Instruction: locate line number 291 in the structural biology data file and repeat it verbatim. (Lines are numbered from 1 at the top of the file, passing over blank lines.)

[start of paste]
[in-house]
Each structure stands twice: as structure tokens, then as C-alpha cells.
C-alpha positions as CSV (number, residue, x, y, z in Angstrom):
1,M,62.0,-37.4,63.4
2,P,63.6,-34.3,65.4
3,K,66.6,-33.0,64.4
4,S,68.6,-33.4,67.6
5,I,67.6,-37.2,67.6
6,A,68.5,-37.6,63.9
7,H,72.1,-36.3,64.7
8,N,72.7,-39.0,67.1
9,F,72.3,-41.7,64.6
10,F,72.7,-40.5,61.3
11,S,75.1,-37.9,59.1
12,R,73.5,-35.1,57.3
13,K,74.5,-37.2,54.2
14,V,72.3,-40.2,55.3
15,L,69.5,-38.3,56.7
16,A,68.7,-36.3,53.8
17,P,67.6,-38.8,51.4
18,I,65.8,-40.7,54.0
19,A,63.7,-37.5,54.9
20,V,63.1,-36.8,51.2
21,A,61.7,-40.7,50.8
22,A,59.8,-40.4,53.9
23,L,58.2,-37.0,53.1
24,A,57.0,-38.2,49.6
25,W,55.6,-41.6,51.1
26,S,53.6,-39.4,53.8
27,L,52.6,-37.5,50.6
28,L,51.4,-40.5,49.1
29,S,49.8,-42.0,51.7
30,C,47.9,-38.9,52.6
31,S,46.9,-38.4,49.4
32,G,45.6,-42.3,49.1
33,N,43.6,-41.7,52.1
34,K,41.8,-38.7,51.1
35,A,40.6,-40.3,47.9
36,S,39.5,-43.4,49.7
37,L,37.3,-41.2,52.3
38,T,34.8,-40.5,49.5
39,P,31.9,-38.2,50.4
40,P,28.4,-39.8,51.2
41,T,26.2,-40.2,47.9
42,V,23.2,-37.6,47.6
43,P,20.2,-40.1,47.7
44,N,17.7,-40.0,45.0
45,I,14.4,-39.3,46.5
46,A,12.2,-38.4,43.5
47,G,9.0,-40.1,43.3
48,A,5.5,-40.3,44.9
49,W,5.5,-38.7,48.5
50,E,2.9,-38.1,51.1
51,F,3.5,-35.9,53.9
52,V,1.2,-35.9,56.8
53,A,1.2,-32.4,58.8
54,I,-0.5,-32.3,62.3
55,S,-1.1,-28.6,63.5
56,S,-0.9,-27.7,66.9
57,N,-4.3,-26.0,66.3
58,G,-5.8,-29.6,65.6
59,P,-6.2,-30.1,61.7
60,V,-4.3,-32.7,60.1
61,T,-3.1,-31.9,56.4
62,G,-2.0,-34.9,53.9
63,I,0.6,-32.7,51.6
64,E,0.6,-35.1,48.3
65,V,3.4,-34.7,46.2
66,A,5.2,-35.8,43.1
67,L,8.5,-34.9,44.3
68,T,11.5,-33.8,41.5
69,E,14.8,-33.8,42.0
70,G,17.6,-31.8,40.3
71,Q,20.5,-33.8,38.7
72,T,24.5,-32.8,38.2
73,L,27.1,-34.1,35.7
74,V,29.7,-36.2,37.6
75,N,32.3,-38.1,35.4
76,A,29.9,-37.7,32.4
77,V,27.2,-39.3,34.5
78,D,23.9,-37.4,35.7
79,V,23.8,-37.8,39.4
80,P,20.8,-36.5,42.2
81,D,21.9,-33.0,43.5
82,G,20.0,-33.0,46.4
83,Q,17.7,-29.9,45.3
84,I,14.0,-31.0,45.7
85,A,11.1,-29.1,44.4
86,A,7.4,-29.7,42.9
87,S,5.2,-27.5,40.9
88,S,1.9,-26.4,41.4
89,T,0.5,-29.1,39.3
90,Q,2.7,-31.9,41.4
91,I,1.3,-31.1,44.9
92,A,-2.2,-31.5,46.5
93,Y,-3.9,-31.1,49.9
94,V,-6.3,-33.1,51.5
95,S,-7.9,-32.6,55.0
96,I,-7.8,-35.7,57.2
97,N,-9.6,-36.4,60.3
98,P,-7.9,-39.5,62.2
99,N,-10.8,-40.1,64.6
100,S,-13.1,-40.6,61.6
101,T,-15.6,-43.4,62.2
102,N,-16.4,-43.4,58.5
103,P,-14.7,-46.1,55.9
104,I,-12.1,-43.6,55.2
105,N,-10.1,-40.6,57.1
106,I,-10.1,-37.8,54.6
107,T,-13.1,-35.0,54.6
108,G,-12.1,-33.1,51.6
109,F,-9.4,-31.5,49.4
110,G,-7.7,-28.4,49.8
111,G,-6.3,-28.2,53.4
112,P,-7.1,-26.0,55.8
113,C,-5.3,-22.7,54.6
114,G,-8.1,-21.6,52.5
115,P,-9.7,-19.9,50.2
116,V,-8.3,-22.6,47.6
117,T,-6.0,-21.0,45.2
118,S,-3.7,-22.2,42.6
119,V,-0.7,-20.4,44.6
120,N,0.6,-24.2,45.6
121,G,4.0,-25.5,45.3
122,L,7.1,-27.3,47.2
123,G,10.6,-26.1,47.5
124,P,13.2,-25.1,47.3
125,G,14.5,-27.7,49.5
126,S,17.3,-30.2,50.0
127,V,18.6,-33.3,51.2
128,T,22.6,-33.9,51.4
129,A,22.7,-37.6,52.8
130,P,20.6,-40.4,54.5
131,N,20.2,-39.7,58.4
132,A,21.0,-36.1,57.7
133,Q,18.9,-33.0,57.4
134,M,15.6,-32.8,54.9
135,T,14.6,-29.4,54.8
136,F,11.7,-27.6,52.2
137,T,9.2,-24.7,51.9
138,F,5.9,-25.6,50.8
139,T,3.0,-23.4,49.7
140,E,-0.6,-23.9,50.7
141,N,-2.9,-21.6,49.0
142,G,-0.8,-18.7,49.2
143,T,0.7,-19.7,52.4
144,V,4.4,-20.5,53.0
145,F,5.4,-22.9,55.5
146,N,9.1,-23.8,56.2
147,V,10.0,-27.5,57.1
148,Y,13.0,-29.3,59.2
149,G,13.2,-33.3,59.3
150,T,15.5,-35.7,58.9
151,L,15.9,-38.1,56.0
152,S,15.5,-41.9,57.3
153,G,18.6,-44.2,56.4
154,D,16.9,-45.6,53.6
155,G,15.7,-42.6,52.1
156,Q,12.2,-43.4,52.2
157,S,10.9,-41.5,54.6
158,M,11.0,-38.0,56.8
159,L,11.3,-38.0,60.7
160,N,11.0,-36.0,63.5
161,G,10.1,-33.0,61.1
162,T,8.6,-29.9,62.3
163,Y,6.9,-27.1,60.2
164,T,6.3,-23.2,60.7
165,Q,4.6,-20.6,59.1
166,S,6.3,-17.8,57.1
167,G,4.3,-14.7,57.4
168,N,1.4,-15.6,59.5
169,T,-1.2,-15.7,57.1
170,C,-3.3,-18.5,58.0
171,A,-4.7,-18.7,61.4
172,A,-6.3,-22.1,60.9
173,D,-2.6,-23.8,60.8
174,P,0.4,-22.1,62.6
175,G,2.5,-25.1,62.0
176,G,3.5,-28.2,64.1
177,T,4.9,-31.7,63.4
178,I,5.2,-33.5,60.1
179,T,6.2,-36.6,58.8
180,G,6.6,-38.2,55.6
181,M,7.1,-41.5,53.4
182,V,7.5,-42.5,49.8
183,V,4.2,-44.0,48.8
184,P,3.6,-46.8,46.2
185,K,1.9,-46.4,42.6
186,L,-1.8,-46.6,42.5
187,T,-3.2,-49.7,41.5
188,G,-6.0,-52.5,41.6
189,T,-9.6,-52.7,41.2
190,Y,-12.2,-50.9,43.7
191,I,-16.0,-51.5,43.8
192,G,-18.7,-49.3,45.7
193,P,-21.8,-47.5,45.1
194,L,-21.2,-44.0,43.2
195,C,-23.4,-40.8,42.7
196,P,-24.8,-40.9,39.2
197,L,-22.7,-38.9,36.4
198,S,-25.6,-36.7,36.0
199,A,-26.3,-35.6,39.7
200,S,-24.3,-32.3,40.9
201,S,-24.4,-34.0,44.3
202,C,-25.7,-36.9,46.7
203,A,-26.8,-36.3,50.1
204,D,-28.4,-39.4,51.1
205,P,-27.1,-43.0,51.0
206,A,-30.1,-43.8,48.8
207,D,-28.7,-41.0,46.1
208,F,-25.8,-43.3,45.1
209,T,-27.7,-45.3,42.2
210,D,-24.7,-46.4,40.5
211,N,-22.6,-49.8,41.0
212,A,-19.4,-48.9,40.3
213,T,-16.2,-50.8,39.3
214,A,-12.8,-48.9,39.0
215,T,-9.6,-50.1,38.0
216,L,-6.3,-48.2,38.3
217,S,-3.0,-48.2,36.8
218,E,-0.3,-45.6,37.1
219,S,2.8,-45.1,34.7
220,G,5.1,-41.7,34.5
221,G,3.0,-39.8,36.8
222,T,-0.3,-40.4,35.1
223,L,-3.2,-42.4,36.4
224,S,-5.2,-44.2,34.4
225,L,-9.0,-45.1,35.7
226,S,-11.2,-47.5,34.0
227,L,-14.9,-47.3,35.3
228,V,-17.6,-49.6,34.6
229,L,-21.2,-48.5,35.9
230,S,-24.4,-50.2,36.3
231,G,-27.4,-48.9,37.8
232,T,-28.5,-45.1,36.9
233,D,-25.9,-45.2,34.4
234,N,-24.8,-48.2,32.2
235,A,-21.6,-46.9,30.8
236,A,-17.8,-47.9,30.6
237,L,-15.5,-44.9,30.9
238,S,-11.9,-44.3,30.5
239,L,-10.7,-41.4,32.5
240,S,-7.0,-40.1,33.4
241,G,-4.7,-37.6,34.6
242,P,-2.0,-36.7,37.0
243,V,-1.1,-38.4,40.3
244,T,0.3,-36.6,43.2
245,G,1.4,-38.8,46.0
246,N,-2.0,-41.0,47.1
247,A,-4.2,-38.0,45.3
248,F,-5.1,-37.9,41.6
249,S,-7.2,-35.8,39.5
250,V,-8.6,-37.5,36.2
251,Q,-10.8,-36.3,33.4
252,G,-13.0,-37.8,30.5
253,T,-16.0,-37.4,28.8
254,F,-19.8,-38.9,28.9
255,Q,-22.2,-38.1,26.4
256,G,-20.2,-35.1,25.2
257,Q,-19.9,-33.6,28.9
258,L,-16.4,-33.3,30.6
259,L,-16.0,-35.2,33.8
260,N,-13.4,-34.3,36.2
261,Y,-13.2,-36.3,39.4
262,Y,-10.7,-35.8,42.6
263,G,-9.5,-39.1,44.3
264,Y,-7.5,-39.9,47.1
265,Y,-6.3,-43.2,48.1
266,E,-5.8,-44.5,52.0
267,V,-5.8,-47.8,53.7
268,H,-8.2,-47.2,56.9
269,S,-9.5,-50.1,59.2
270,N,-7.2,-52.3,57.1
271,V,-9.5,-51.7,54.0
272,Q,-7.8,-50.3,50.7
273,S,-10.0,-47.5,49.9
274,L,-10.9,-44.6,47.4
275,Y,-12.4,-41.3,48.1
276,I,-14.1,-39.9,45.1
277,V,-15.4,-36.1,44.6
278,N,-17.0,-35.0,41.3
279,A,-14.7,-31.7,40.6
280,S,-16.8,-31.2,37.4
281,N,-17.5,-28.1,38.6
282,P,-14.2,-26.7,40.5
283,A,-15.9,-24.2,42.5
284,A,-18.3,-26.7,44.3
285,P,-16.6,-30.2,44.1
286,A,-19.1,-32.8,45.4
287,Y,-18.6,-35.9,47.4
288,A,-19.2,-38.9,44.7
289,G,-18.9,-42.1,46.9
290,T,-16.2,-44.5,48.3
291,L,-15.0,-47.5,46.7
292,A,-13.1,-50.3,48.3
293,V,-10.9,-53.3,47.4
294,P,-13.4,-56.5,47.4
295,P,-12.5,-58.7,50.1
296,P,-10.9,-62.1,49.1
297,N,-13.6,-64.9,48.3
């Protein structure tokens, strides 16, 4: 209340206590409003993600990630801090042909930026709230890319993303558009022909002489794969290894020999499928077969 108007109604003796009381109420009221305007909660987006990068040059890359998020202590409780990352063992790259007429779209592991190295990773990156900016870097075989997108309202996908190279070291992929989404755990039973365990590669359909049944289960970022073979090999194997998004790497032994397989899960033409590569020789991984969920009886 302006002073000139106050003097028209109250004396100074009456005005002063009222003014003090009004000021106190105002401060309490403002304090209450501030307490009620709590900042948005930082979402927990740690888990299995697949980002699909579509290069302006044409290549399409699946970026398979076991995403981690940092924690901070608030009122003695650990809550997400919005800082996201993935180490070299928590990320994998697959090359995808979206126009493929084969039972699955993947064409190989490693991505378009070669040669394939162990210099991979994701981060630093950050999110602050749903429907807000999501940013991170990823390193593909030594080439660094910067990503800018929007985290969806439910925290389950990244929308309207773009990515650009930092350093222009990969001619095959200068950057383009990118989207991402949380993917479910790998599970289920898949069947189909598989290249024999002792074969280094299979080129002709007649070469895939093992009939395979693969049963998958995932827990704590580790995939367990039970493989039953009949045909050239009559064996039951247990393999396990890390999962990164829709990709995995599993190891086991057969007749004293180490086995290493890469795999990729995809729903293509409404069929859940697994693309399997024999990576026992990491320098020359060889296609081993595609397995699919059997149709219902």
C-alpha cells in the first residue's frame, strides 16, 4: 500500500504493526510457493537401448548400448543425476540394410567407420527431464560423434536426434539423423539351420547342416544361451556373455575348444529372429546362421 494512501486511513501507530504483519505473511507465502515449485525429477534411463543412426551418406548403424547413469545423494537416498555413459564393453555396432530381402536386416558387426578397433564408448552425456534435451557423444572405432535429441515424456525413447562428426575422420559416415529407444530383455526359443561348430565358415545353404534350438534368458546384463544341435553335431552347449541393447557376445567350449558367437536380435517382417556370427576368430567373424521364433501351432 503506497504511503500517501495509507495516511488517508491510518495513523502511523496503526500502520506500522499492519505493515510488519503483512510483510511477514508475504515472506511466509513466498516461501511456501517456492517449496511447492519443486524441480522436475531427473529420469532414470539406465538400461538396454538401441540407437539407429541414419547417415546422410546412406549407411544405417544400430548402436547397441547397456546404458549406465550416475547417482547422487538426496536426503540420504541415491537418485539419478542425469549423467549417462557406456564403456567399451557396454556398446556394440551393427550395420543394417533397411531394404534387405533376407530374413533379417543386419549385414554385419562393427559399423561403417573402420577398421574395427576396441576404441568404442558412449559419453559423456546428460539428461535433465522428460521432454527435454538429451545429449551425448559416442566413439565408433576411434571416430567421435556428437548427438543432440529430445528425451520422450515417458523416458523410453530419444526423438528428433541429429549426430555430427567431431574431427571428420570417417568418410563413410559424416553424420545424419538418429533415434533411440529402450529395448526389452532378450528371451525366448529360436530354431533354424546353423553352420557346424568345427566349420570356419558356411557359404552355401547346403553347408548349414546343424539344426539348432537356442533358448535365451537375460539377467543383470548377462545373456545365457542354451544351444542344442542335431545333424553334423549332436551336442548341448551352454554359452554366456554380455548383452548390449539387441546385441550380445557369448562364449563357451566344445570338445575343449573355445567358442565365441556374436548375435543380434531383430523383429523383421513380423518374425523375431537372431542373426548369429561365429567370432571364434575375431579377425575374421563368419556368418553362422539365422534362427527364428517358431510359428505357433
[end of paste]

288,A,-19.2,-38.9,44.7